Later, John went to Oxford University to study, where his brother Charles joined him. John had a daily schedule to spend his time wisely so he could study well, but also so he could spend time helping the needy around him. He saw that they were poor in money, but also poor in goodness and mercy and spiritual growth. Charles got together a group of students who wanted to be serious about studying about God and helping others, including those in prison and the poor. This group came to be called the Holy Club. John also joined the Holy Club, and brought his methodical way of doing things. That means that he had a planned way of doing things, instead of being disorganized or doing things whenever he felt like it. Other young men teased them and called them the Methodists. That’s how the Methodist church got its name! What the mean young men intended as a curse, God turned into a blessing!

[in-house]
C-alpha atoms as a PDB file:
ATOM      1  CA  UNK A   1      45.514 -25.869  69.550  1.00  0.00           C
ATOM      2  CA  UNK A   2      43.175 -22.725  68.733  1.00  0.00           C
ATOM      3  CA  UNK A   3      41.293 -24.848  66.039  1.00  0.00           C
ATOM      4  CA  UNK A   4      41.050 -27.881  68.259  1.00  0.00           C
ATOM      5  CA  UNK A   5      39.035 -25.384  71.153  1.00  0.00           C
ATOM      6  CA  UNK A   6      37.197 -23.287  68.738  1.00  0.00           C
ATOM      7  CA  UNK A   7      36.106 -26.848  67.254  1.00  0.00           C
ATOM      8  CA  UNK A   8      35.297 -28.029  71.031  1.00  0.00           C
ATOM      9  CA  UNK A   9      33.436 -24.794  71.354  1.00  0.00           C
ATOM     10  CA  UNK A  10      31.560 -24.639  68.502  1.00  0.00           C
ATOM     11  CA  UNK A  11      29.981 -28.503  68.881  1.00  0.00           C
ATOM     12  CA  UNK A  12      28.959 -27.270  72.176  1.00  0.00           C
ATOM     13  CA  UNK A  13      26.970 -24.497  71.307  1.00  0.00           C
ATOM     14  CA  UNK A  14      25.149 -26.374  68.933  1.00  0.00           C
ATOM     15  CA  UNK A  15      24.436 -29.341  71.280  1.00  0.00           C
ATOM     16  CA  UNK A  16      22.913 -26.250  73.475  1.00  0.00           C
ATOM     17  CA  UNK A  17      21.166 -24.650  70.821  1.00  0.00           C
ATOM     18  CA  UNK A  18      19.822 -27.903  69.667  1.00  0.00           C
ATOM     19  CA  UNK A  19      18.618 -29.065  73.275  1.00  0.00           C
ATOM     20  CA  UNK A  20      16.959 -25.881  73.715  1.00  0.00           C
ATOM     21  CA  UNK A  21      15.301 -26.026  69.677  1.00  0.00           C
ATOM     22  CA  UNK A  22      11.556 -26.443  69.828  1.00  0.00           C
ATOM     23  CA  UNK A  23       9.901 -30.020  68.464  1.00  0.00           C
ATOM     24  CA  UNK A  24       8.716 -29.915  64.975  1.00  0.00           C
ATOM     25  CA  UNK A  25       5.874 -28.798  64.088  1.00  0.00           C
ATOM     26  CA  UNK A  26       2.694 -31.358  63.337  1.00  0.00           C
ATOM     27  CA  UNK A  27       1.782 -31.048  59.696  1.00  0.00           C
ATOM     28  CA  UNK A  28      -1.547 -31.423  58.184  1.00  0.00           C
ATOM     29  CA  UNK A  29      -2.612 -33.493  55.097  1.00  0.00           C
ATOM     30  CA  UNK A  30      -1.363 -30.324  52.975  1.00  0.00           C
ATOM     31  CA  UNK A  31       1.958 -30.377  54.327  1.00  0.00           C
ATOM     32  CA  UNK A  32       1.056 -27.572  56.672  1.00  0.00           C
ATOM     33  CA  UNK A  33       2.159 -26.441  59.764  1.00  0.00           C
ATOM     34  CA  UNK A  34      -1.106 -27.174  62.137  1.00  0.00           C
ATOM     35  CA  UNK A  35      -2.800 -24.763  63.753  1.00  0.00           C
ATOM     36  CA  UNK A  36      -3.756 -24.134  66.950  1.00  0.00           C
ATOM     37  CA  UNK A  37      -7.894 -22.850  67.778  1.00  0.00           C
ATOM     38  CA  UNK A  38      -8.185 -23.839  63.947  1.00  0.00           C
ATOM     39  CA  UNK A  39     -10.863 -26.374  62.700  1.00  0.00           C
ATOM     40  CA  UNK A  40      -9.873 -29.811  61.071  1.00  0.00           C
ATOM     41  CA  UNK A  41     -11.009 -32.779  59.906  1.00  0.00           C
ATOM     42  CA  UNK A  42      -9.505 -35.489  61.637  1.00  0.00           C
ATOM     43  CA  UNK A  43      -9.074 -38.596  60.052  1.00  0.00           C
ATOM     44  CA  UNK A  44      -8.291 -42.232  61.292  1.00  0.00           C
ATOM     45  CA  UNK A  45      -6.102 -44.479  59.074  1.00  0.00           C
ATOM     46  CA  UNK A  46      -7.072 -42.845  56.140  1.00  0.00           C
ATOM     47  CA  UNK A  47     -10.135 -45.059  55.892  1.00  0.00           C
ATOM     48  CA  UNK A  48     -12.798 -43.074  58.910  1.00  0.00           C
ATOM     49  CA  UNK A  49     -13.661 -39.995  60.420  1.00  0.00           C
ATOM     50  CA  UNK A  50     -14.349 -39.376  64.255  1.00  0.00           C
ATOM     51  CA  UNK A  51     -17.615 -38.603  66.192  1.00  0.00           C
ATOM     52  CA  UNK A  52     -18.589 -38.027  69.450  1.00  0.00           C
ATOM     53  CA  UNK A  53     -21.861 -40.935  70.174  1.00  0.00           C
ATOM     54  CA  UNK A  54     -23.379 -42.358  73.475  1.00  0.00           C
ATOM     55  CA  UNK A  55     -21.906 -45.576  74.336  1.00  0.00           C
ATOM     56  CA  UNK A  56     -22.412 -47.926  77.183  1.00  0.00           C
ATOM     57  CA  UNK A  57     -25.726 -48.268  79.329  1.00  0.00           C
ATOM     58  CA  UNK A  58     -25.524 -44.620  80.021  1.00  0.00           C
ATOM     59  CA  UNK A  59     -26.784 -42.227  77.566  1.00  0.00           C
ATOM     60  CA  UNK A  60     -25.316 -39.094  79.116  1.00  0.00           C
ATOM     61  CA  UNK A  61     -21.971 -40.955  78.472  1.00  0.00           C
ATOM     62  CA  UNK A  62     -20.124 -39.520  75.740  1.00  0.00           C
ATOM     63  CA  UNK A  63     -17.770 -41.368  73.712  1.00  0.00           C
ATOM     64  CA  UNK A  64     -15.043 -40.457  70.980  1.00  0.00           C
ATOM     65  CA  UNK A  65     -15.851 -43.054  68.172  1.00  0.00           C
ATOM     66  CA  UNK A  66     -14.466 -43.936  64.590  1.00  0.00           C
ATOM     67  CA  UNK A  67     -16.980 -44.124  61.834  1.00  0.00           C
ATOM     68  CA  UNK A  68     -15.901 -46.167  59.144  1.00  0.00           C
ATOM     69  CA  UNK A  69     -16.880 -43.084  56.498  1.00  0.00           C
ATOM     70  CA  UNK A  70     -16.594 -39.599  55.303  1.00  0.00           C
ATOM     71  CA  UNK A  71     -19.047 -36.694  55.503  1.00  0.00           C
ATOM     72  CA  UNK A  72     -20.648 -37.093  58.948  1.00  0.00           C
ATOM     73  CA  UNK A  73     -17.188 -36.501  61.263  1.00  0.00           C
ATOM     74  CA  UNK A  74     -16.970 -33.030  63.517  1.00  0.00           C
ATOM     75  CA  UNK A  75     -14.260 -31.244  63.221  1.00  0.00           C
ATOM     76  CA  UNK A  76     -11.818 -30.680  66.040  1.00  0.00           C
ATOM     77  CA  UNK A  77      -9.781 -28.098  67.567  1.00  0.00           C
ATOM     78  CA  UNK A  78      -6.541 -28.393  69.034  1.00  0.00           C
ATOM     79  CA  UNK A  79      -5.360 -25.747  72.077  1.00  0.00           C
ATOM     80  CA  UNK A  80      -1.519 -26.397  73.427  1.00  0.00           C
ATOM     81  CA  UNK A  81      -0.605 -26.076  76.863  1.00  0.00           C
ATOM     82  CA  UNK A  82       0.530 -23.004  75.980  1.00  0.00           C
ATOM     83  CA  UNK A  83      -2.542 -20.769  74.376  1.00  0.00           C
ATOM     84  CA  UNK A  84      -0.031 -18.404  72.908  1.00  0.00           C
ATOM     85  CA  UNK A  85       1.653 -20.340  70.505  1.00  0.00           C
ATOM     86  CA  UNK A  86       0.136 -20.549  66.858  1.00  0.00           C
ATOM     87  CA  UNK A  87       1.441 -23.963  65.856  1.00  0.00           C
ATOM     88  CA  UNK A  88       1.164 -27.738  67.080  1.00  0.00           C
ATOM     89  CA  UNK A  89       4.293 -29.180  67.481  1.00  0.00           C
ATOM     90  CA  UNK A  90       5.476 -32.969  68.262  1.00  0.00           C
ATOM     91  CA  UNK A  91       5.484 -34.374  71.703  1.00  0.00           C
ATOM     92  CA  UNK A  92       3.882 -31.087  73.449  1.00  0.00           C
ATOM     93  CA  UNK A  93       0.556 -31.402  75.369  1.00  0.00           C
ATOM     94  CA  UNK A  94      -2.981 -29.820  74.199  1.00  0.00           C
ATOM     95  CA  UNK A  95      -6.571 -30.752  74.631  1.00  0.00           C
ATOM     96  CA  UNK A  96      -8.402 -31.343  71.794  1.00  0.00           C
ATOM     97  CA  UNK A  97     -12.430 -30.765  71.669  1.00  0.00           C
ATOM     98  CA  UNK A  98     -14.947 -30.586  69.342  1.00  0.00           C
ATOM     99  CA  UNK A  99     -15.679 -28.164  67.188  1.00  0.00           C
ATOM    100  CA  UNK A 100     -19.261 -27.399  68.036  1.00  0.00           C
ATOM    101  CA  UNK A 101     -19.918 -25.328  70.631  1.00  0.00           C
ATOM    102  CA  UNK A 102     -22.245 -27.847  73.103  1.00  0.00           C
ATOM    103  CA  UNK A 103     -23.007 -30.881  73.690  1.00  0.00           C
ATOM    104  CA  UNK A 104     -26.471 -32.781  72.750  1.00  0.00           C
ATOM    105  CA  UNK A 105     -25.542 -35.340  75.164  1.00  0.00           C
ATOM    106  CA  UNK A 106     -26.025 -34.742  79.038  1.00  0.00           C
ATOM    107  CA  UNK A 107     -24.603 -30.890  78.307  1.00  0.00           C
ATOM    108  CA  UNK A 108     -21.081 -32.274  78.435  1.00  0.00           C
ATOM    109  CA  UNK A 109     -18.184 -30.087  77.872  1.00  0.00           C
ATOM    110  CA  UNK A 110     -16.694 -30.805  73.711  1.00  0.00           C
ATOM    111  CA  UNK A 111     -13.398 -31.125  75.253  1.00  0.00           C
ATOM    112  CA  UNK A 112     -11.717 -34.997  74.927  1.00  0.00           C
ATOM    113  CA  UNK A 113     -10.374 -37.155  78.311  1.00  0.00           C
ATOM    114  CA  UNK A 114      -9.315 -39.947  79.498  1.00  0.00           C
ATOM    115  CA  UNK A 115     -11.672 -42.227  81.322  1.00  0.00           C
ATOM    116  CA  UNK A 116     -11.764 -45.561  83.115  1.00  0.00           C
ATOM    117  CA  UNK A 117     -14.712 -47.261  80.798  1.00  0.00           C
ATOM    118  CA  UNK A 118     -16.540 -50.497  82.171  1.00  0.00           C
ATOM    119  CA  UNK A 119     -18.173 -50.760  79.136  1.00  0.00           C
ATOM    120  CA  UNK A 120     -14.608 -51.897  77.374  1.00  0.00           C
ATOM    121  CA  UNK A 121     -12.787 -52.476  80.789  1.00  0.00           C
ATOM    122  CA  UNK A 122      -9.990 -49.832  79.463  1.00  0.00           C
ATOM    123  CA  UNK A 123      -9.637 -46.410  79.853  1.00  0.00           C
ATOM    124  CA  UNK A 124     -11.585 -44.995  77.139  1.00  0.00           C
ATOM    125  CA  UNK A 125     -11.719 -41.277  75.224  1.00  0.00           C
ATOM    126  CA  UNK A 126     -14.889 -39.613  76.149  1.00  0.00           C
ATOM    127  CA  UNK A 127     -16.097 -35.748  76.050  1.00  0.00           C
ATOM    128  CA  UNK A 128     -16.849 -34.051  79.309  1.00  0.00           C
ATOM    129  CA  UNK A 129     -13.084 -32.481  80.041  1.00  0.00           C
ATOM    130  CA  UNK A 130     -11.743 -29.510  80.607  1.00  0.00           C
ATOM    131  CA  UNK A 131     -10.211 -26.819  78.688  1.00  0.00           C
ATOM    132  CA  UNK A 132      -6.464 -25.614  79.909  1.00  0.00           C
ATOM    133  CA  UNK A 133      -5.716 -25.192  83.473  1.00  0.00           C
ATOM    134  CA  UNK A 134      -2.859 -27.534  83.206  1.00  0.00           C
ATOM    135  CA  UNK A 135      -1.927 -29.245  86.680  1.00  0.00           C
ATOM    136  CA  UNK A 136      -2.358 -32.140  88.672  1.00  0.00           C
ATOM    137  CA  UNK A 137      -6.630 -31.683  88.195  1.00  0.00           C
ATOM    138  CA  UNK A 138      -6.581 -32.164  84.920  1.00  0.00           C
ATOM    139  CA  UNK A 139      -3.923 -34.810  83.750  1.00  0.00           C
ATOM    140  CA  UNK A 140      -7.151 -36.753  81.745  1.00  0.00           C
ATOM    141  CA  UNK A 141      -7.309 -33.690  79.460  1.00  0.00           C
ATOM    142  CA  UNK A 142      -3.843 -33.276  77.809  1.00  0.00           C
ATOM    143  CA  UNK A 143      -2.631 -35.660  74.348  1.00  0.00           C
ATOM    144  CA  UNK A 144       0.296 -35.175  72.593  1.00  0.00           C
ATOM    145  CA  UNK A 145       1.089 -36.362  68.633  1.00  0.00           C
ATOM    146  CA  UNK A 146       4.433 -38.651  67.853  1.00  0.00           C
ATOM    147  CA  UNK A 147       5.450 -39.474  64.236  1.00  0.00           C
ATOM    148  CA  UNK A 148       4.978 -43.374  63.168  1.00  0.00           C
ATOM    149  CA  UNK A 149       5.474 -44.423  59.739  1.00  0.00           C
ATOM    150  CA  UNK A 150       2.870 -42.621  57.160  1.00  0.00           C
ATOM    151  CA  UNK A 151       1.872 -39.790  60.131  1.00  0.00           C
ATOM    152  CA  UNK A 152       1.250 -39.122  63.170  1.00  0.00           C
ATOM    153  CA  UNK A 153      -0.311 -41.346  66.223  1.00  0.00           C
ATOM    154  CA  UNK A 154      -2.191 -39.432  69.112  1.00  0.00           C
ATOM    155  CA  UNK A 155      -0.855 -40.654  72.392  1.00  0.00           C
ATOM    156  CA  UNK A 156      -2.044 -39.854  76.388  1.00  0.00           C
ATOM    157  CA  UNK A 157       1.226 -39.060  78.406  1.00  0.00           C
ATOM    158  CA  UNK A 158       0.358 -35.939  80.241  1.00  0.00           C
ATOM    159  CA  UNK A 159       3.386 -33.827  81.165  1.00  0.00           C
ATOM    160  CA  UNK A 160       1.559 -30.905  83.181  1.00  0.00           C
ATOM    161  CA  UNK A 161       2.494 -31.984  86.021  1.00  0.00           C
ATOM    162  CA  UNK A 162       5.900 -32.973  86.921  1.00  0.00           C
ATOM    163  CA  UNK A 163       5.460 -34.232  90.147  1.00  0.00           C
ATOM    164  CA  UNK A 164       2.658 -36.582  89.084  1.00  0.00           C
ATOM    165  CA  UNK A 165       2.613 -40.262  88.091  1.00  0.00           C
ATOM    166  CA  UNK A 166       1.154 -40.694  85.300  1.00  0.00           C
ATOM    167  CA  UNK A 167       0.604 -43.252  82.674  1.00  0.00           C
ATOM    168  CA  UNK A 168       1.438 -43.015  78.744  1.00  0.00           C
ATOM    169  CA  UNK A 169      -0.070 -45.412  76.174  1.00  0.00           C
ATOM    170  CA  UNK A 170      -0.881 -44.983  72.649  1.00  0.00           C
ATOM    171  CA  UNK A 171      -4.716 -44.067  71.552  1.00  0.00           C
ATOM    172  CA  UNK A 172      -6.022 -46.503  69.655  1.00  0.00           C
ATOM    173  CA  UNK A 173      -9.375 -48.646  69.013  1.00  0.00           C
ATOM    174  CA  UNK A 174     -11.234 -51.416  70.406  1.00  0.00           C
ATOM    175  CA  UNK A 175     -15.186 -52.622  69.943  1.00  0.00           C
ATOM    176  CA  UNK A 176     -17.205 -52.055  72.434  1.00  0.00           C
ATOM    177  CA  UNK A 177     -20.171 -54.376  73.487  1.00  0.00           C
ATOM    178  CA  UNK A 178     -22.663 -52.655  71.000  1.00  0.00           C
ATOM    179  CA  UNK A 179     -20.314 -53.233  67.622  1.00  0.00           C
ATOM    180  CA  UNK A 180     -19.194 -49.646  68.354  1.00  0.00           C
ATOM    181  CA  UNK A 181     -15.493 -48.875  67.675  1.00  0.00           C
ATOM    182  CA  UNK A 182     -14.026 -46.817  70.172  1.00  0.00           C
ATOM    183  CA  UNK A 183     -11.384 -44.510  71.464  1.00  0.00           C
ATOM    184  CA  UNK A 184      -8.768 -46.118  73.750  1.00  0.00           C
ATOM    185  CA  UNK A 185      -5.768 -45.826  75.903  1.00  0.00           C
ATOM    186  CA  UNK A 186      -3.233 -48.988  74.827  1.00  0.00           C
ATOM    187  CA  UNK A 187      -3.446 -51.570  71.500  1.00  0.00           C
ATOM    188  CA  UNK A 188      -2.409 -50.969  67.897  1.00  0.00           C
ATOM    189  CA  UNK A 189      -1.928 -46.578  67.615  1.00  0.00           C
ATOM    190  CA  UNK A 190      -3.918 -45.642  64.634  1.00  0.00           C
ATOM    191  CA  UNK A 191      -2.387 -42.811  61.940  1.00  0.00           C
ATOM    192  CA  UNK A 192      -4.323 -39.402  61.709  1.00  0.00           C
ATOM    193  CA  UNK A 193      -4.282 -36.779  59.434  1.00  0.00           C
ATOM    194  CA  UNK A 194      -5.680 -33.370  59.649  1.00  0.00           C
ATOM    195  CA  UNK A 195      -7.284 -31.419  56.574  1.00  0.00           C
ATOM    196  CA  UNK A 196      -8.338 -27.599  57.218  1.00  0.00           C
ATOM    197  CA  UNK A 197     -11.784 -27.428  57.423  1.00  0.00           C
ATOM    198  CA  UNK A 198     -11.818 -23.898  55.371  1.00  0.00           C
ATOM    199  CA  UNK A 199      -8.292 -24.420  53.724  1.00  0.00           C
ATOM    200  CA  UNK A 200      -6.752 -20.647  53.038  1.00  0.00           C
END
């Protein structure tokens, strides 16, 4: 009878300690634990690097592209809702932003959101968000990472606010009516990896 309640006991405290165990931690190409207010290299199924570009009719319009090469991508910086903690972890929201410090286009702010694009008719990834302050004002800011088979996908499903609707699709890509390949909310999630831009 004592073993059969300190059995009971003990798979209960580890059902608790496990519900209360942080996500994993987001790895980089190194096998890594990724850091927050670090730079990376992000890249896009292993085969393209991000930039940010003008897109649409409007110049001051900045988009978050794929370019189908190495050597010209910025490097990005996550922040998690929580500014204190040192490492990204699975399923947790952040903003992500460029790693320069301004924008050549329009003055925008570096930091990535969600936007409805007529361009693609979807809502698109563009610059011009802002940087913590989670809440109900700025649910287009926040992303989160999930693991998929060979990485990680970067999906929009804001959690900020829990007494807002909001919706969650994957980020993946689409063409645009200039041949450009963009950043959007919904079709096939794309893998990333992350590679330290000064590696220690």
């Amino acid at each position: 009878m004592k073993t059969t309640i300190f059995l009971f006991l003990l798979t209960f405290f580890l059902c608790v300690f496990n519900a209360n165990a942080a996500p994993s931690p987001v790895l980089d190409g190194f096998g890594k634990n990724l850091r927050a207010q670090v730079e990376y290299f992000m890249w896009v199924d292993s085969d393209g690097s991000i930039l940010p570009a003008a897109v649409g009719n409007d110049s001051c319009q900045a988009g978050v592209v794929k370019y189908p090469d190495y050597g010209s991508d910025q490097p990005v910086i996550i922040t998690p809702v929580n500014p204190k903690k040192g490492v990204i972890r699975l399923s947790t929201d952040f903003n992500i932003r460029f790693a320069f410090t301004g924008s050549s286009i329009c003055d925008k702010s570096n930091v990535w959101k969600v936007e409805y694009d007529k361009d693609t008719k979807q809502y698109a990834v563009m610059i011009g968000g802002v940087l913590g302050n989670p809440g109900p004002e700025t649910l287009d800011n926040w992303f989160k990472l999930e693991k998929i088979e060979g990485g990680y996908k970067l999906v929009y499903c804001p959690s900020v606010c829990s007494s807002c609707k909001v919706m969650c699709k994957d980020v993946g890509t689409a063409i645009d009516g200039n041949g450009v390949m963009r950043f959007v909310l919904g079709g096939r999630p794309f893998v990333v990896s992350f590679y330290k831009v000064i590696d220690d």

In 1735, John and Charles sailed to America as missionaries. John wanted to convert the Native American people, but he was assigned to be the colony pastor. He struggled in preaching to the adults, because he felt they had little interest and showed no change in their lives. And he often did not know how to speak the truth in love, as it says in Ephesians 4:15, which made people angry with him.